Regency England: recent mail

November 30, 2020 at 10:24 am (books, entertainment) (, , )


A bit of a surprise arrived last week, just in time for Thanksgiving: Ian Mortimer’s book, The Time Traveller’s Guide to Regency Britain.

I had ordered TWO items via eBay — a Christmas Stollen and a book (old; used) that documents the history of a Vermont family in the 19th century. The stollen was there, on the stoop. The book, I assumed, was the cardboard box in the mailbox.

Imagine my disbelief when the book within turned out to be hardcover (not paperback) and BRAND NEW, just released in November/December 2020!

From time to time I _do_ get review copies. One received last year won’t have its review published until 2021 – for JASNA News agreed to host it (with one other “fashion” book). Usually review copies are sent from the publisher, and usually they have marketing paperwork tucked inside. This one came from Amazon — so I asked a couple of friends: “Did you send me…?” (they know I hate them to spend money on me – but they also know my To-Be-Read piles grow, nearly weekly).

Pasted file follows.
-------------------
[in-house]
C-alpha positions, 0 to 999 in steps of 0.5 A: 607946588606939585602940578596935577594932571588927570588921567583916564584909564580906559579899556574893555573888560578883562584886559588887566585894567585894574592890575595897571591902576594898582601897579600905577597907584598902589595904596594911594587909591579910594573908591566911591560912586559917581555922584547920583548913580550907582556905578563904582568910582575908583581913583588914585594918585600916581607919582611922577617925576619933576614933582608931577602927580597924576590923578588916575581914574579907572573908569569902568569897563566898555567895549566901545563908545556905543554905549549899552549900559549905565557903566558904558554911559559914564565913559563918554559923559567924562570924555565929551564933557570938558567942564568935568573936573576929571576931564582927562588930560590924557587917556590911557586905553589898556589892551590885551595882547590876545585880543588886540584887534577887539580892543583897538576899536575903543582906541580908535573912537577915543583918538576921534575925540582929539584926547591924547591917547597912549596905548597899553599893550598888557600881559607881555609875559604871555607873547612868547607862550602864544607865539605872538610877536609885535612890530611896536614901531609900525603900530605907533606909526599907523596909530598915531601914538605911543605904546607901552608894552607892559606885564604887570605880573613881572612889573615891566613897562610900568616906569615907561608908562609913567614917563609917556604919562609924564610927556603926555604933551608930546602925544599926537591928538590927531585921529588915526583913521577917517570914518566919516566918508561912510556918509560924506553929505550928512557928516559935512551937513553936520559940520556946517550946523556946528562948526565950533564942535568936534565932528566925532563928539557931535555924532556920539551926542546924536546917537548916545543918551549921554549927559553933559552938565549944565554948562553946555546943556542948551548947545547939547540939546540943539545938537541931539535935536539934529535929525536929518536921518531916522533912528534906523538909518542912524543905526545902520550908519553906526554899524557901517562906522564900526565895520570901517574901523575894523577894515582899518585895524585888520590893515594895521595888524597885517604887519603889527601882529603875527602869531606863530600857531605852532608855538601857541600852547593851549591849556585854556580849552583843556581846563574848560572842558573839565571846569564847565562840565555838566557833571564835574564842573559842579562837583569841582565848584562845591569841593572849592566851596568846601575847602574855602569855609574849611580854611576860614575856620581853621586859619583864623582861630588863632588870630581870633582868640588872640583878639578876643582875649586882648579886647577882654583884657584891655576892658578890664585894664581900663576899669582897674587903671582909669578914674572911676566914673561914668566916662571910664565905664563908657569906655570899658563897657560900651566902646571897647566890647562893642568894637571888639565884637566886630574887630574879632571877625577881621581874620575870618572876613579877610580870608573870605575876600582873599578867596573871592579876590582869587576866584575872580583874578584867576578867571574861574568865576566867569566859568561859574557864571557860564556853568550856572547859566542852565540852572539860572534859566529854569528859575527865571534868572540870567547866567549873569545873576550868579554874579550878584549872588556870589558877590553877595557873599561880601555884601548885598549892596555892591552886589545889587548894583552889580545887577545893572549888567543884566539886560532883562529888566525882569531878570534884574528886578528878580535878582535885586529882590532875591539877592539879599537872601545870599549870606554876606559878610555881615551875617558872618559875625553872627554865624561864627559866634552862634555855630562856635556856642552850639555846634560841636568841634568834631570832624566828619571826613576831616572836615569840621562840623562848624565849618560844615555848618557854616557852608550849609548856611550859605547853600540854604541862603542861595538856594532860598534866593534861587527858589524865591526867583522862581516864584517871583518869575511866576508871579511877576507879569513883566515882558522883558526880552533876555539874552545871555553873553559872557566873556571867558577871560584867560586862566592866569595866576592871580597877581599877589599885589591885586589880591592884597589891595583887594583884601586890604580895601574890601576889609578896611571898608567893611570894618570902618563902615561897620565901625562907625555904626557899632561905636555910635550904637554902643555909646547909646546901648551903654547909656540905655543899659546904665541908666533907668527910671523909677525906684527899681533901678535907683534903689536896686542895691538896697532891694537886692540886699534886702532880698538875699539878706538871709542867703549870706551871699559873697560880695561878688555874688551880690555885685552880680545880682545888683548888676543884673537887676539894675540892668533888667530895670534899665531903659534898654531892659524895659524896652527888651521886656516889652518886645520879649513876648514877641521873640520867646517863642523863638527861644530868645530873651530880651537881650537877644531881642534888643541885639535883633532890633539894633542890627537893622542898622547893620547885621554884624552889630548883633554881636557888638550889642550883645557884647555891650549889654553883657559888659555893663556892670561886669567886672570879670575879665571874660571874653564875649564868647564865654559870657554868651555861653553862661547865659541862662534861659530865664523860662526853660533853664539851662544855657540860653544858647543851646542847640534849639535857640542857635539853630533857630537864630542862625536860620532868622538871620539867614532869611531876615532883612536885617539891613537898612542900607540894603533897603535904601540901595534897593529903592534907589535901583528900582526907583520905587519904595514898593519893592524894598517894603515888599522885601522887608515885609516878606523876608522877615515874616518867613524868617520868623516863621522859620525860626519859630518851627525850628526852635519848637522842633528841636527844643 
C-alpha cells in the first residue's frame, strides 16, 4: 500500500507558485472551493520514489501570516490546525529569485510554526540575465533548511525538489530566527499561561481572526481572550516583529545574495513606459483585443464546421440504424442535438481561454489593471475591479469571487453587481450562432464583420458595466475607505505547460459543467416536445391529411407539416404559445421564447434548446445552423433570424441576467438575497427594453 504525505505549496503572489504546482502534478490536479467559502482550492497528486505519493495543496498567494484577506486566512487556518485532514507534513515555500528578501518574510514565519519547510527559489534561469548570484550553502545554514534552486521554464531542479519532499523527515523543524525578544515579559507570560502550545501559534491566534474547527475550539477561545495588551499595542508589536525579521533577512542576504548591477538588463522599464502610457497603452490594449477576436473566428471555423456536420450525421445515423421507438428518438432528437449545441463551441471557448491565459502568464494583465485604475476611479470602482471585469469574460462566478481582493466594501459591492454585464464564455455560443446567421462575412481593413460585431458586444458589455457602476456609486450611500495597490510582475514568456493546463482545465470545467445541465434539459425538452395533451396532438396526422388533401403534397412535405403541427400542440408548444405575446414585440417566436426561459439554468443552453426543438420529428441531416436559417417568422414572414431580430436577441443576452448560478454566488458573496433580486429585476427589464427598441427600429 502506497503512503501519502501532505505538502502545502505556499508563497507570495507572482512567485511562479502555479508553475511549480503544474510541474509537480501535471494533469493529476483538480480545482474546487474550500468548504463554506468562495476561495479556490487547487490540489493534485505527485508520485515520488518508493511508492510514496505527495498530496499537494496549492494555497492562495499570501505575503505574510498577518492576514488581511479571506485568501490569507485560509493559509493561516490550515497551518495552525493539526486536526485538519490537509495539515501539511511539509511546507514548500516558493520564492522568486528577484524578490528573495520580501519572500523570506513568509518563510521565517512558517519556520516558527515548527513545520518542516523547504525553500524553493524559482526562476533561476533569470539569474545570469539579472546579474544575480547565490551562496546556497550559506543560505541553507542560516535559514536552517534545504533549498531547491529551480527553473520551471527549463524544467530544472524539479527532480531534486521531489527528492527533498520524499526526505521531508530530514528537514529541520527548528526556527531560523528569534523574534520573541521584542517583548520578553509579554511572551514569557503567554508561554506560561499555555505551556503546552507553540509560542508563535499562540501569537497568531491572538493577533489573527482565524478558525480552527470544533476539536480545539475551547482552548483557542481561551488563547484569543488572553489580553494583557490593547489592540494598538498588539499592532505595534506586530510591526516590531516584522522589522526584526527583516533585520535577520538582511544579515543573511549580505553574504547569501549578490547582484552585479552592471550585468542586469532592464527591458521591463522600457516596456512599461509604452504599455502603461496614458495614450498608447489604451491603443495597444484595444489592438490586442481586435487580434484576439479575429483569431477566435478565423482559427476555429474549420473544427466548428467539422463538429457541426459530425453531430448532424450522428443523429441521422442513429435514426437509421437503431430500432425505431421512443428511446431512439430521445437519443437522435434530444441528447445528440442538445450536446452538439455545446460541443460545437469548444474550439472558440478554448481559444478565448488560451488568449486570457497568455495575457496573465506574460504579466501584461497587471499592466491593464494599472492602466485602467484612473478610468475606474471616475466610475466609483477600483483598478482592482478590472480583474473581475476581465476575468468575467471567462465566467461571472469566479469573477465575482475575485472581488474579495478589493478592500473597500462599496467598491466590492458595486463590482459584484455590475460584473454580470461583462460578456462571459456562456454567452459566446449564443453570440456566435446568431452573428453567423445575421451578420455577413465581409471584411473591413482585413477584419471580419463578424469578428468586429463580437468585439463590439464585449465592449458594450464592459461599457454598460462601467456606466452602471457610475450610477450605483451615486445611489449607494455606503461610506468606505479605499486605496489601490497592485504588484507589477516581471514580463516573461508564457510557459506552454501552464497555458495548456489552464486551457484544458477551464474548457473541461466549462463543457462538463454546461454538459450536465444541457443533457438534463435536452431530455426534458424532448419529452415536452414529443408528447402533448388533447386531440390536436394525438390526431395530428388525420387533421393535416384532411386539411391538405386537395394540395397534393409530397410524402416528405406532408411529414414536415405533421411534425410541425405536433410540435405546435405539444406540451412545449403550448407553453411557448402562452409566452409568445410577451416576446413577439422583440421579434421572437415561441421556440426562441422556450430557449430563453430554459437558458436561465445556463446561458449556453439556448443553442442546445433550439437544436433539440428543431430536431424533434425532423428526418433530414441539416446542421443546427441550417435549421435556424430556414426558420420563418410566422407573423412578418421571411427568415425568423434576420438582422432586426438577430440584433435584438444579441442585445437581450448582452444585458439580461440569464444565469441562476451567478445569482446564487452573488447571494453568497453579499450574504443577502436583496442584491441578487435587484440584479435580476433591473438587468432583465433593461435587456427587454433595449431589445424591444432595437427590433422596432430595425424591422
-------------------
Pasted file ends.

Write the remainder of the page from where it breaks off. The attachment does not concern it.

Their responses: “Not Me.”

So, logical conclusion: the book came as a review copy, perhaps from a stash sent to Amazon, in order not to clog the Christmas mails.

With Regency Britain, author Ian Mortimer adds to his ranks of Time Traveller’s Guides. Earlier entries are: The Time Traveller’s Guide to Medieval England (2008); The Time Traveller’s Guide to Elizabethan England (2010); and The Time Traveller’s Guide to Restoration England (2017).

Mortimer’s early entries make sense when seeing the other books on his roster. In a blog post about his earliest, entitled, The Greatest Traitor: the Life of Sir Roger Mortimer, Ruler of England, 1327-1330 (2003), Mortimer spins a tale that began with the “similar name” game and ended with a revelatory concluding chapter.

For Regency Britain, Mortimer extends the actual period of “the Regency” in order to discuss the period 1789 through 1830, thereby touching on the French Revolution through to the end of George IV’s reign.

“And like all periods in history, it was an age of many contradictions – where Beethoven’s thundering Fifth Symphony could have its UK premier in the same year that saw Jane Austen craft the delicate sensitivities of Persuasion.”

A book on the larger side (perfect for covid lockdowns as well as gift-giving), it boasts 432 pages; color illustrations; an index; chapter endnotes. Getting some good reviews in the UK press.

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